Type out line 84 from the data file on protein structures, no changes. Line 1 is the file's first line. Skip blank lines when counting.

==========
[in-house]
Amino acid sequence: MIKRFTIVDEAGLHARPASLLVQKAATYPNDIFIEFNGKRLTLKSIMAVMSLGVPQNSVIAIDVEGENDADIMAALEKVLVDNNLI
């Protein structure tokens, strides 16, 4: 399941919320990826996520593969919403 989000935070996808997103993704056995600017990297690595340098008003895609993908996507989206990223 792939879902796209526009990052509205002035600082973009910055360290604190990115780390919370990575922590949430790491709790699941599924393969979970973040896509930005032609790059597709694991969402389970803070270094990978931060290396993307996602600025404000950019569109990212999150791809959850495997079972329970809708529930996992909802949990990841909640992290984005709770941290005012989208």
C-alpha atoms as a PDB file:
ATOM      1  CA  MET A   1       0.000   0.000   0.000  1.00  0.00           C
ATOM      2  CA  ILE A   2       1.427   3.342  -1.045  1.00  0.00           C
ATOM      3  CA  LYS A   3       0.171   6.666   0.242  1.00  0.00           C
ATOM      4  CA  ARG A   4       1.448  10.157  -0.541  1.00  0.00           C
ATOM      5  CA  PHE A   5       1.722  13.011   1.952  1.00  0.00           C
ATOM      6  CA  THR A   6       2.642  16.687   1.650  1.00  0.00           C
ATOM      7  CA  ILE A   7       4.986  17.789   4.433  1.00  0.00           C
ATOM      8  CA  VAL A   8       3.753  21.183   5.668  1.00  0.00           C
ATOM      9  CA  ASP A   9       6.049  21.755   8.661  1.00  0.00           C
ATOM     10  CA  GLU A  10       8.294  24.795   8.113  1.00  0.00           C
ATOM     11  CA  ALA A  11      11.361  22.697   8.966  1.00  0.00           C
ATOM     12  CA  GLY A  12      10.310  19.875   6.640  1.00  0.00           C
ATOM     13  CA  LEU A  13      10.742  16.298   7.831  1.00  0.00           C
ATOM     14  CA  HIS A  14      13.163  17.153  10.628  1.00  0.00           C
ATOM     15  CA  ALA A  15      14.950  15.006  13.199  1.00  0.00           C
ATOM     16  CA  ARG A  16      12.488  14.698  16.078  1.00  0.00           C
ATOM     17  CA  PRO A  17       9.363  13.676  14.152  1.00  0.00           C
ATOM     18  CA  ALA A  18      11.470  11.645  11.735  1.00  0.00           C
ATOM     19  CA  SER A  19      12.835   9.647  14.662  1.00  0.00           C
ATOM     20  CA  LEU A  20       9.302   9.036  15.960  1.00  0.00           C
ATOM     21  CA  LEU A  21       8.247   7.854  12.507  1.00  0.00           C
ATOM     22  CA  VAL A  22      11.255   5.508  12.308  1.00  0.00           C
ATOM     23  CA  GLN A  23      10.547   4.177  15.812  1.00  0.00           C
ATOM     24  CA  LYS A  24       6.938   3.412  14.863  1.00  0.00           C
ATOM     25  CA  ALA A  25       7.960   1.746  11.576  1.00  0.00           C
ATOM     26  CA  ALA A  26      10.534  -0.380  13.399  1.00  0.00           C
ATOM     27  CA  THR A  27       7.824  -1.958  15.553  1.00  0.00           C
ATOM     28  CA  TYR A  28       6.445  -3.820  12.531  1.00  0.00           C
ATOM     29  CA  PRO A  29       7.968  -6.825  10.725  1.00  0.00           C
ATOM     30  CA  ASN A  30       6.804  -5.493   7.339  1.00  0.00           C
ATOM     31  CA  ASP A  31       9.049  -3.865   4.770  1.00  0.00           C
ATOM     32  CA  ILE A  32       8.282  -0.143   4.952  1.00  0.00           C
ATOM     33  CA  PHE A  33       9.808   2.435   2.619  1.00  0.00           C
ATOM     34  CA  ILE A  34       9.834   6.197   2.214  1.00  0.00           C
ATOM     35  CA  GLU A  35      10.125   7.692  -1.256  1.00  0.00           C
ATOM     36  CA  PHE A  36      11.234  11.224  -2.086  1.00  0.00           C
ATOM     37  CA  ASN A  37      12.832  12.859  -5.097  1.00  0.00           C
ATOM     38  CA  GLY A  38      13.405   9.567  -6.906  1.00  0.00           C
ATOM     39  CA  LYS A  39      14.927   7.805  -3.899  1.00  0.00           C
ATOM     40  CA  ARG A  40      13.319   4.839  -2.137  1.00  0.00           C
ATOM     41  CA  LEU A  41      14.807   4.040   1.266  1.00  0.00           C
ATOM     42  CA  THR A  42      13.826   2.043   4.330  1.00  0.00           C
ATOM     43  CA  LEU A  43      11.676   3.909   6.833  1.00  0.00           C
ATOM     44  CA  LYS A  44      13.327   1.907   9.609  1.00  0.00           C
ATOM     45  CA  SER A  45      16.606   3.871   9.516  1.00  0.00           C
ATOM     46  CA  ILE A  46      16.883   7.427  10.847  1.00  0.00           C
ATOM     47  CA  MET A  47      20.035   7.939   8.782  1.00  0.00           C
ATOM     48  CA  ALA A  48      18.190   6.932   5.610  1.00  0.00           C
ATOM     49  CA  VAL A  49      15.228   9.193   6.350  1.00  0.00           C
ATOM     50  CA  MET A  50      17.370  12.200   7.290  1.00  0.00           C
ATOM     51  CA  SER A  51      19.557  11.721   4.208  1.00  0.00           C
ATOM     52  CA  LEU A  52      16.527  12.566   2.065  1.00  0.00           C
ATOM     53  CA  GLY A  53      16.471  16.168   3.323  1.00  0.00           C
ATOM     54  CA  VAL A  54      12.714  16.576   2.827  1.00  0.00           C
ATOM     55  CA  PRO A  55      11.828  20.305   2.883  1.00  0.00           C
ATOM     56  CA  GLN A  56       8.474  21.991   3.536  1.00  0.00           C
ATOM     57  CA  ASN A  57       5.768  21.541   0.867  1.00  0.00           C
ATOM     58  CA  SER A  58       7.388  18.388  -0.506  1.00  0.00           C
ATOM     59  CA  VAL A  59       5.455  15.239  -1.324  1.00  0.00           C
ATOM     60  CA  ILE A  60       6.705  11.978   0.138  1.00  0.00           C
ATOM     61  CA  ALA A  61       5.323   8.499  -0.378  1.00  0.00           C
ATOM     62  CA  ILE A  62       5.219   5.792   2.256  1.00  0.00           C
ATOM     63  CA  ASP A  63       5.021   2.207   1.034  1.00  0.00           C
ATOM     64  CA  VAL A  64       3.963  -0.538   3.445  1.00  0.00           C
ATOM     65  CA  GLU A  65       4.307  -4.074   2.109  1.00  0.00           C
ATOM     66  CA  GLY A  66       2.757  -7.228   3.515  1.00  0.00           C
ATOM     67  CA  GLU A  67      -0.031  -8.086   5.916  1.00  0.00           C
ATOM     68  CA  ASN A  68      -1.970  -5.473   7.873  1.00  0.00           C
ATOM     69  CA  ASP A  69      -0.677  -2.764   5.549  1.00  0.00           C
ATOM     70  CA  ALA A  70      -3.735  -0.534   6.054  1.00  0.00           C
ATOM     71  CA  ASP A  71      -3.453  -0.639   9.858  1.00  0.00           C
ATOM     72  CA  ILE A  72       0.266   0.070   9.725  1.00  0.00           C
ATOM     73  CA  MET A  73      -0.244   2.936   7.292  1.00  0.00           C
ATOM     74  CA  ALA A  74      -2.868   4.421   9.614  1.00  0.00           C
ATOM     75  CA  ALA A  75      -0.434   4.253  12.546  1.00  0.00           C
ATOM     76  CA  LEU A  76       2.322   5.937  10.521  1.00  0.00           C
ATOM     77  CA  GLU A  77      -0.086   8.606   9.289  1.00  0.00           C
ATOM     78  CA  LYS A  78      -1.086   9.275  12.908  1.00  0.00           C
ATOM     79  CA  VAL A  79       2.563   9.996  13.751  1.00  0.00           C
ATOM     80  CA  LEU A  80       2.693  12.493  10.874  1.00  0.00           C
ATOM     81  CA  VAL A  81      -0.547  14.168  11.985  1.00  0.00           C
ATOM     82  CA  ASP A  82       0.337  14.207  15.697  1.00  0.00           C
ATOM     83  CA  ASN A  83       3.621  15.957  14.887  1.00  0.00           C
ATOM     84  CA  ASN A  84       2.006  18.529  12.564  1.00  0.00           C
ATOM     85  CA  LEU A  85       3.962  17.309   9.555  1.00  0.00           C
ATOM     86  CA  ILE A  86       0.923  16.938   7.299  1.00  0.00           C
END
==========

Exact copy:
ATOM     80  CA  LEU A  80       2.693  12.493  10.874  1.00  0.00           C